Dividend investors like to find stocks with high yields, and the best high-yield dividend stocks are ones that won't cut their payouts when times get tough. Below, we'll take a closer look at Philip Morris International (NYSE:PM), AT&T (NYSE:T), and Chevron (NYSE:CVX), and their impressive histories of consistent and growing dividend payments over time.
Philip Morris International
Philip Morris International started out as a global tobacco giant, even though it has only been an independent company since 2008. Originally part of Altria, Philip Morris International spans the world with its Marlboro brand of cigarettes, getting most of its revenue from Europe, Latin America, and the Asia-Pacific region. Even though regulatory efforts internationally have grown at a similar pace to what the U.S. has seen, Philip Morris has fought hard to sustain its strength, and even strong currency headwinds haven't been enough to stop the tobacco giant from rewarding its shareholders.
Philip Morris International currently yields 4.3%, and it has raised its dividend payout every single year since its 2008 IPO. The most recent increase came just a month ago, and although it only boosted the quarterly payment by 2% to $1.04 per share, the company said that it has seen the strength of the U.S. dollar, which has restrained earnings growth, start to subside. With early success in marketing reduced-risk products and solid results in its traditional cigarette business, Philip Morris will have plenty of opportunities for future growth.
The wireless-telecom space has been extremely competitive, but AT&T remains one of the largest players in the U.S. market. Even as pricing pressure has emerged from rivals' efforts to capture market share, AT&T has still found ways to differentiate itself from other carriers and hang onto most of its customer base. Moreover, the company's purchase of DirecTV helped broaden its offerings and gave it the opportunity to try to poach business from the ailing cable-television industry, and AT&T hopes that the movement of consumers away from traditional physical cable links toward internet-based video will help support its wireless business.
AT&T's current yield is 5.3%, and tracing its corporate roots back through the Baby Bell utility that bought the long-distance carrier and assumed its name, AT&T's streak of rising annual payouts extends back for 32 years. The company's most recent 2% increase to $0.48 per share came early in 2016, and investors shouldn't expect anything more than a similar de minimis rise in the months to come. However, with potential for business growth, AT&T investors can have confidence in the company's ability to sustain dividend levels into the future.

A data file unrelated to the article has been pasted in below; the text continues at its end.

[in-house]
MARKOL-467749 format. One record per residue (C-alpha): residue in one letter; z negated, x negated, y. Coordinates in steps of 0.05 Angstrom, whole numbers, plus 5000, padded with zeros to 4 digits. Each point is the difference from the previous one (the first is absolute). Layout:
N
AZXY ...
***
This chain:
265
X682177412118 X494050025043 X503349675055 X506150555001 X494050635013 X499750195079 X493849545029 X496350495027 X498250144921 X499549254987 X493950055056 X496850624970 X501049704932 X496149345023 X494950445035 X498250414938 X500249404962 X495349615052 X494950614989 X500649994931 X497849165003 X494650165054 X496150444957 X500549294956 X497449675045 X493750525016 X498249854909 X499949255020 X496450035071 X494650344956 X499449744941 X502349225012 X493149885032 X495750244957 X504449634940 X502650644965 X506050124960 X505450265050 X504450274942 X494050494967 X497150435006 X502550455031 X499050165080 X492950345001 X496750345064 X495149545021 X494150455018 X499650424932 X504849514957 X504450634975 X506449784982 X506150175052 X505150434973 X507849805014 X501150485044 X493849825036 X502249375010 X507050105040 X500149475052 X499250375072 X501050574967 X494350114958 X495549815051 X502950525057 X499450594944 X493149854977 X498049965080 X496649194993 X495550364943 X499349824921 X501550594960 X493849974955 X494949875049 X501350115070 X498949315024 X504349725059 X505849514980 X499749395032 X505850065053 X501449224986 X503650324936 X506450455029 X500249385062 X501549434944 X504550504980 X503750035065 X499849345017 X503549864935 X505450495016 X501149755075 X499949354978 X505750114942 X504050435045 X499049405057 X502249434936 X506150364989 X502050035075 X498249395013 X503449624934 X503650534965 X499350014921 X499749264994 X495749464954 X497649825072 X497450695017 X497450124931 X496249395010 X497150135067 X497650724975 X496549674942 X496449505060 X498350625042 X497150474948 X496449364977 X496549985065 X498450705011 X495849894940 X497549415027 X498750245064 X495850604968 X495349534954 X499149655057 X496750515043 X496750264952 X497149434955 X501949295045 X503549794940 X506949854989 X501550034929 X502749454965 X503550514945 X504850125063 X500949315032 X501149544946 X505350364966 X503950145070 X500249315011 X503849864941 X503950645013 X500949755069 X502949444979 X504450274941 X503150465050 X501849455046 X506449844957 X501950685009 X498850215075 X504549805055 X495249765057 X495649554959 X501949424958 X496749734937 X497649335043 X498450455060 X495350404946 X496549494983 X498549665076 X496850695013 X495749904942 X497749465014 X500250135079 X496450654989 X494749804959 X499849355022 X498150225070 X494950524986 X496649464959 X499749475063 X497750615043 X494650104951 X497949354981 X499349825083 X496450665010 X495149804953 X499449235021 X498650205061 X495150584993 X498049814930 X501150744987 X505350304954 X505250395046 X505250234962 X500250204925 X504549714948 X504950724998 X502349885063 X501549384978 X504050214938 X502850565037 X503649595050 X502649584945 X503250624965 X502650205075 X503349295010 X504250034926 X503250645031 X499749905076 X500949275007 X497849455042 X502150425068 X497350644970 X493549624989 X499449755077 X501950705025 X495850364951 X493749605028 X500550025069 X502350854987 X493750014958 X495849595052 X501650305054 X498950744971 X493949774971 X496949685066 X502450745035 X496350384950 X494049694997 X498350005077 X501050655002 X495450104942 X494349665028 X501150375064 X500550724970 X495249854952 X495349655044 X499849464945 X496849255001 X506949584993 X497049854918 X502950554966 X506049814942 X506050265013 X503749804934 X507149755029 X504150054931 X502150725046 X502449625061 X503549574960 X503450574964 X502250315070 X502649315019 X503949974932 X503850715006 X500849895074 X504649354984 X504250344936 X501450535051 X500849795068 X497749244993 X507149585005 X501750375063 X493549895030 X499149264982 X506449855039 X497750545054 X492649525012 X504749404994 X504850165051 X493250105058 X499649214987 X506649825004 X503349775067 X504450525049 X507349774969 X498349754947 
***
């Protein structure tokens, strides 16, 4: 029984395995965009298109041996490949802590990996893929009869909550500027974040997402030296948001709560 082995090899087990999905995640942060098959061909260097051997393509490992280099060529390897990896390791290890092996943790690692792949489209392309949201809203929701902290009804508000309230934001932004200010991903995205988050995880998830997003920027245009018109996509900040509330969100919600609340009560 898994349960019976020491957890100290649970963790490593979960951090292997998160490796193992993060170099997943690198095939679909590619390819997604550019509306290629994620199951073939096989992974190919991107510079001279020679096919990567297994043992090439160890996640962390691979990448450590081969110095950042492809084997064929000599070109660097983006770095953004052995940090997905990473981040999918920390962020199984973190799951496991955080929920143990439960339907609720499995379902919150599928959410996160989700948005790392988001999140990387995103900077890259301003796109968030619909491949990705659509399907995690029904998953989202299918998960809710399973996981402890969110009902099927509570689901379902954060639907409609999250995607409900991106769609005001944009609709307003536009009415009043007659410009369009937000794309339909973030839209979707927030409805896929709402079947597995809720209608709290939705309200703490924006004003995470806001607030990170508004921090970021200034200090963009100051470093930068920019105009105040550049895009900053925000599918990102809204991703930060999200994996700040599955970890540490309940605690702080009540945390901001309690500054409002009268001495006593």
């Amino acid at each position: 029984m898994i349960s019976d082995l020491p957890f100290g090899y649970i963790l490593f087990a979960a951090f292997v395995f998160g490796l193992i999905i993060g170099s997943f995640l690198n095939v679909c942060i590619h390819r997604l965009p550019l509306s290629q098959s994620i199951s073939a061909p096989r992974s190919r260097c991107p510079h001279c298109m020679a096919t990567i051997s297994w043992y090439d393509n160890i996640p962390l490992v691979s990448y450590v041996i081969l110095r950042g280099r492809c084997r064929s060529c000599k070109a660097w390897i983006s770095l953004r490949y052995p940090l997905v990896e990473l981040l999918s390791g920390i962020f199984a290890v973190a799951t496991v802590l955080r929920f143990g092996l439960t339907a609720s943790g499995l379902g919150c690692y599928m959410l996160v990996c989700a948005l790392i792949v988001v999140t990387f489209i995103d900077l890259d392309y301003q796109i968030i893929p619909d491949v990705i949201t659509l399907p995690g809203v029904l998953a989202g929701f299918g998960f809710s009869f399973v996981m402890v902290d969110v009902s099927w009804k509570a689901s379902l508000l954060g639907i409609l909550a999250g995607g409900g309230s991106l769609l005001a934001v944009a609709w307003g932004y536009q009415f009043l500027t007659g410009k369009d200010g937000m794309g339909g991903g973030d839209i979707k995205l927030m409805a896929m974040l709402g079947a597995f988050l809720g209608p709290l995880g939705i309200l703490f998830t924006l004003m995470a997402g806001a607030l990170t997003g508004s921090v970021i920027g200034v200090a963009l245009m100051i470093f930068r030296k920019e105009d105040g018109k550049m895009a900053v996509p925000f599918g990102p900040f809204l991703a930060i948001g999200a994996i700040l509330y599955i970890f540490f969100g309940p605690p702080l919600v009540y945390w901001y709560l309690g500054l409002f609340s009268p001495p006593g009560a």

The energy space has gotten hammered over the past couple of years, and falling oil prices have definitely had an impact on Chevron. Yet the oil giant's diversified holdings in upstream production, midstream distribution, and downstream refining and marketing operations has given it some advantages that pure exploration and production companies can't share. Moreover, with oil having recently climbed back toward the $50-per-barrel mark, many of those following Chevron believe that the company's cost structure and project mix give it enough flexibility to keep profits stable even at current crude price levels.
Chevron's yield of 4.3% isn't the highest in the industry, but it is relatively strong, and with its dividend increase earlier this week, the oil giant has a 29-year streak of increases in its total annual dividend payments to investors. The most recent 1% rise isn't a huge move for Chevron, but it does demonstrate its commitment to keep its payouts on the rise even when the business isn't facing the most favorable conditions. Chevron's strong leadership role in the oil industry should continue for years to come, and any boost in crude prices can only help prospects for its dividend going forward.
Great dividend stocks don't just have high yields. They also have the growth prospects to sustain and increase their dividends. Finding stocks like these three will help you make the most of dividend stock opportunities.
Dan Caplinger has no position in any stocks mentioned. The Motley Fool recommends Chevron. Try any of our Foolish newsletter services free for 30 days. We Fools may not all hold the same opinions, but we all believe that considering a diverse range of insights makes us better investors. The Motley Fool has a disclosure policy.